Run, Jump, Throw and Catch: How proficient are children attending English schools at the Fundamental Motor Skills identified as key within the school curriculum?

Michael Duncan, Clare Roscoe, Mark Noon, Cain Clark, Wesley O'Brien, Emma Eyre

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This study examined proficiency levels in fundamental motor skills (FMS) in children within Key Stage 1 and 2 of the English school system. Four hundred and ninety two children aged 6-9 years old (245 boys, 247 girls) from school years 2 (n = 130), 3 (n = 154) and 4 (n = 208) participated in this study. FMS for the run, jump, throw and catch were assessed using the Test of Gross Motor Development-2. The proportion of children who achieved mastery or near mastery of the skills was determined. For the whole sample, 18.5% (n = 91) did not achieve mastery in any of the four skills. A similar proportion (18.7%, n = 92) achieved mastery in all four of the FMS examined in this study. The proportion of children achieving mastery of all four skills was lower for Year Two children (0%) compared to children in Year Three (24%) and Four (25%). More boys (25.7%) achieved mastery in all four of the FMS compared to girls (11.7%). Individual behavioural components in skill performance were also examined. The results of the present study highlight that less than one-fifth of children aged six-nine years old have mastered the four key FMS identified by the physical education (PE) curriculum despite having the developmental potential to become fundamentally competent by six years of age. Fostering positive trajectories of FMS development presents a challenge for PE specialists given the association between FMS mastery in childhood with physical activity, weight status and health.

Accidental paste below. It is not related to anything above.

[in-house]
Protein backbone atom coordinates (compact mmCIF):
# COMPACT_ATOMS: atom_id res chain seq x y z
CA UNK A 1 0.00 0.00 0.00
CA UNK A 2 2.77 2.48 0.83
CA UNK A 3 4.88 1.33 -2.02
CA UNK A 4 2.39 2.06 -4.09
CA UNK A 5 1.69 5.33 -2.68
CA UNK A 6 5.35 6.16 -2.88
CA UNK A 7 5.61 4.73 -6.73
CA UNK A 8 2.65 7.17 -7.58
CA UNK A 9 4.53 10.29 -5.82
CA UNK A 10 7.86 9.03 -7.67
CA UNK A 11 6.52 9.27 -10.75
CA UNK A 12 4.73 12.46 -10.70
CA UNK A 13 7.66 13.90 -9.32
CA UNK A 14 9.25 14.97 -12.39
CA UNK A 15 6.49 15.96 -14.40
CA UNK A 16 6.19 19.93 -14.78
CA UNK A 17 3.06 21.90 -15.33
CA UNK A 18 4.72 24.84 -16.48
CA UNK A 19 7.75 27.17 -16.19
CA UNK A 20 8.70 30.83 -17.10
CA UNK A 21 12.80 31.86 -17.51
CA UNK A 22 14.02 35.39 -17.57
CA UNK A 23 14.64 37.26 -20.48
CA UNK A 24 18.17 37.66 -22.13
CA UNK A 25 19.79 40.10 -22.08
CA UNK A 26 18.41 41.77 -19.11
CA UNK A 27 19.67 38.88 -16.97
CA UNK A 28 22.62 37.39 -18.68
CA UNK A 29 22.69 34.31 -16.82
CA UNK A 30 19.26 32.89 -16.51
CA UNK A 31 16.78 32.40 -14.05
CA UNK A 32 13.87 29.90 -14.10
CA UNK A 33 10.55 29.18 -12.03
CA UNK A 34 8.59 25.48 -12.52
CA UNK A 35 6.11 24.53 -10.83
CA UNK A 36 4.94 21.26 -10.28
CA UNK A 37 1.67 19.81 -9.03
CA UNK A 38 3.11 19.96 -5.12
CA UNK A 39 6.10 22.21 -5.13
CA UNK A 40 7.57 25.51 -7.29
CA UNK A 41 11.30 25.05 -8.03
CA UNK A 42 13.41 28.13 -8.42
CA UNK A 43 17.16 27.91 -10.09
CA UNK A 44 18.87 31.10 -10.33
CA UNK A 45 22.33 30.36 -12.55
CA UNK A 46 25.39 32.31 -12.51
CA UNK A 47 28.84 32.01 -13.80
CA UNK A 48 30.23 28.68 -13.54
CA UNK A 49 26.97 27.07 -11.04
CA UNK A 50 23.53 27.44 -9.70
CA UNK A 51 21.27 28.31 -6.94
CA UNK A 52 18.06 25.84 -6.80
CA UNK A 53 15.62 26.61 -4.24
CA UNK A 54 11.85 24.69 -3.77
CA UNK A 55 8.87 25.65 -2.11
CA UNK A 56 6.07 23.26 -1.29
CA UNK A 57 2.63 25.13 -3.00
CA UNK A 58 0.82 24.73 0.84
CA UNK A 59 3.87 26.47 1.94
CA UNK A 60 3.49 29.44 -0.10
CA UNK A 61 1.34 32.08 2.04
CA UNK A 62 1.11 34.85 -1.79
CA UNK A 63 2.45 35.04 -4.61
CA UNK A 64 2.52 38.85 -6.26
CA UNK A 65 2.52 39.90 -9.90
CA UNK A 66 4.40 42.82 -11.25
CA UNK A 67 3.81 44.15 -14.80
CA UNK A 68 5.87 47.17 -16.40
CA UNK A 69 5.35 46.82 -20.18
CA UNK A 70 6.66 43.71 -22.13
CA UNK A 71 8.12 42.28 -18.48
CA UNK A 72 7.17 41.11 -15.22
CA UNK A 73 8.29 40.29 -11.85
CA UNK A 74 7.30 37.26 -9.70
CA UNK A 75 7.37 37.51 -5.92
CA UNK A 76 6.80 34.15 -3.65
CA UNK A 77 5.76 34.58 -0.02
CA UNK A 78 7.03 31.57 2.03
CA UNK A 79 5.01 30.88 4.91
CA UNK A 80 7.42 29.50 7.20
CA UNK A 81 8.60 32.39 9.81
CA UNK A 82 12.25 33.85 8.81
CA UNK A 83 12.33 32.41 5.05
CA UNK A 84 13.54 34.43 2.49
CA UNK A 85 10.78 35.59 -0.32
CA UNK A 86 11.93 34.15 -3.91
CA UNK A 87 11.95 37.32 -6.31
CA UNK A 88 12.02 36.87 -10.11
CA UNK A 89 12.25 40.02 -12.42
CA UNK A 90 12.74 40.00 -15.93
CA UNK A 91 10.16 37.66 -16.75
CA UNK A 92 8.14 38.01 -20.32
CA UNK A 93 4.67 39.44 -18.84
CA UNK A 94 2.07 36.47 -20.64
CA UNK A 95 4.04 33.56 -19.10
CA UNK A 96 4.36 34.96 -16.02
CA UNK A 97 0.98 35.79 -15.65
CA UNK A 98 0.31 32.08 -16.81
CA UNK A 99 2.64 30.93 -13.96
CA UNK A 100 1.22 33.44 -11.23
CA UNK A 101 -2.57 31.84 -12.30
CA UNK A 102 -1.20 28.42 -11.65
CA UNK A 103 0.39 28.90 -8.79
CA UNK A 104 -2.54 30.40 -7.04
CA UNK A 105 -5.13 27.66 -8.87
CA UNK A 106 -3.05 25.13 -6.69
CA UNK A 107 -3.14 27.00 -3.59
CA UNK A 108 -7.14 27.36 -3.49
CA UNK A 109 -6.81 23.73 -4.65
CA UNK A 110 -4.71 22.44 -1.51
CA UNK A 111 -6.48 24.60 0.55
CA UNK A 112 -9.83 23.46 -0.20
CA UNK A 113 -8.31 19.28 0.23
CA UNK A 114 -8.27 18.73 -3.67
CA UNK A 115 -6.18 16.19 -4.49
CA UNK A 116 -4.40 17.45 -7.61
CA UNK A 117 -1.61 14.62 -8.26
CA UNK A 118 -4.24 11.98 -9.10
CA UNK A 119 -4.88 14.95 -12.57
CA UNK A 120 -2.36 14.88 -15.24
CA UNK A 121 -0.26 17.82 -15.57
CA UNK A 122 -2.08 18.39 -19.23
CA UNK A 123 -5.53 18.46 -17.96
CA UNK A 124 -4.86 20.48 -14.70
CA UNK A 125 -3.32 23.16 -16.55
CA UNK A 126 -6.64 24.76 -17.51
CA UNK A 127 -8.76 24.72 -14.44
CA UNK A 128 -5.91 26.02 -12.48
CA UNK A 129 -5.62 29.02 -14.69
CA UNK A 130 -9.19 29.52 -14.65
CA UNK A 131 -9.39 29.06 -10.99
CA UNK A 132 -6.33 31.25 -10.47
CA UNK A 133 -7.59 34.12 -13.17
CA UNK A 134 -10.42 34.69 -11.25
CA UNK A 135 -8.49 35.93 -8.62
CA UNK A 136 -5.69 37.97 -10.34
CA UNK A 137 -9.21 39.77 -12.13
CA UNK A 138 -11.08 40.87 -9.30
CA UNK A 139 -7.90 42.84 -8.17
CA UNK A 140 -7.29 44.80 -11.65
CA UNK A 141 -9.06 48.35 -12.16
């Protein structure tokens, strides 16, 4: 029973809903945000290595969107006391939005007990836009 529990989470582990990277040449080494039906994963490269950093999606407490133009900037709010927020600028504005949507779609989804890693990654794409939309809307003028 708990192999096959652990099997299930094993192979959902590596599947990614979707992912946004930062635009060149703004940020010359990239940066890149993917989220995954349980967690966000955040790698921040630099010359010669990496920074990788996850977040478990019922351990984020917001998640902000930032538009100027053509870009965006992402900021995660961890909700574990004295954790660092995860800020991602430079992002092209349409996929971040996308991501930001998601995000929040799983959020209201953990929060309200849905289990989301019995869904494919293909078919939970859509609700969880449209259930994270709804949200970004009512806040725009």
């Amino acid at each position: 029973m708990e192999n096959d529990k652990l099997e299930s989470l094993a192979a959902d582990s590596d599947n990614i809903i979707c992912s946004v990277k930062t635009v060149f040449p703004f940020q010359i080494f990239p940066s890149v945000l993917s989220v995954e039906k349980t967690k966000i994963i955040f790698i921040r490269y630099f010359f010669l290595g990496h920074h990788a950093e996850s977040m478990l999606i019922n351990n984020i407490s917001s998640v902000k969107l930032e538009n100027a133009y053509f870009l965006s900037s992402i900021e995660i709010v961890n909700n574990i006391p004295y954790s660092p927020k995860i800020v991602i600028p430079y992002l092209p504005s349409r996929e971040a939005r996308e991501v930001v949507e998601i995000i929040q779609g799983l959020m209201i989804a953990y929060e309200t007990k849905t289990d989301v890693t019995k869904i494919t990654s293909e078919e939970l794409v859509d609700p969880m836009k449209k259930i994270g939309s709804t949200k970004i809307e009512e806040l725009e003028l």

Original languageEnglish
Pages (from-to)(In-press)
JournalEuropean Physical Education Review
Early online date23 Dec 2019
Publication statusE-pub ahead of print - 23 Dec 2019


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  • Physical education
  • movement skill
  • mastery
  • motor competence

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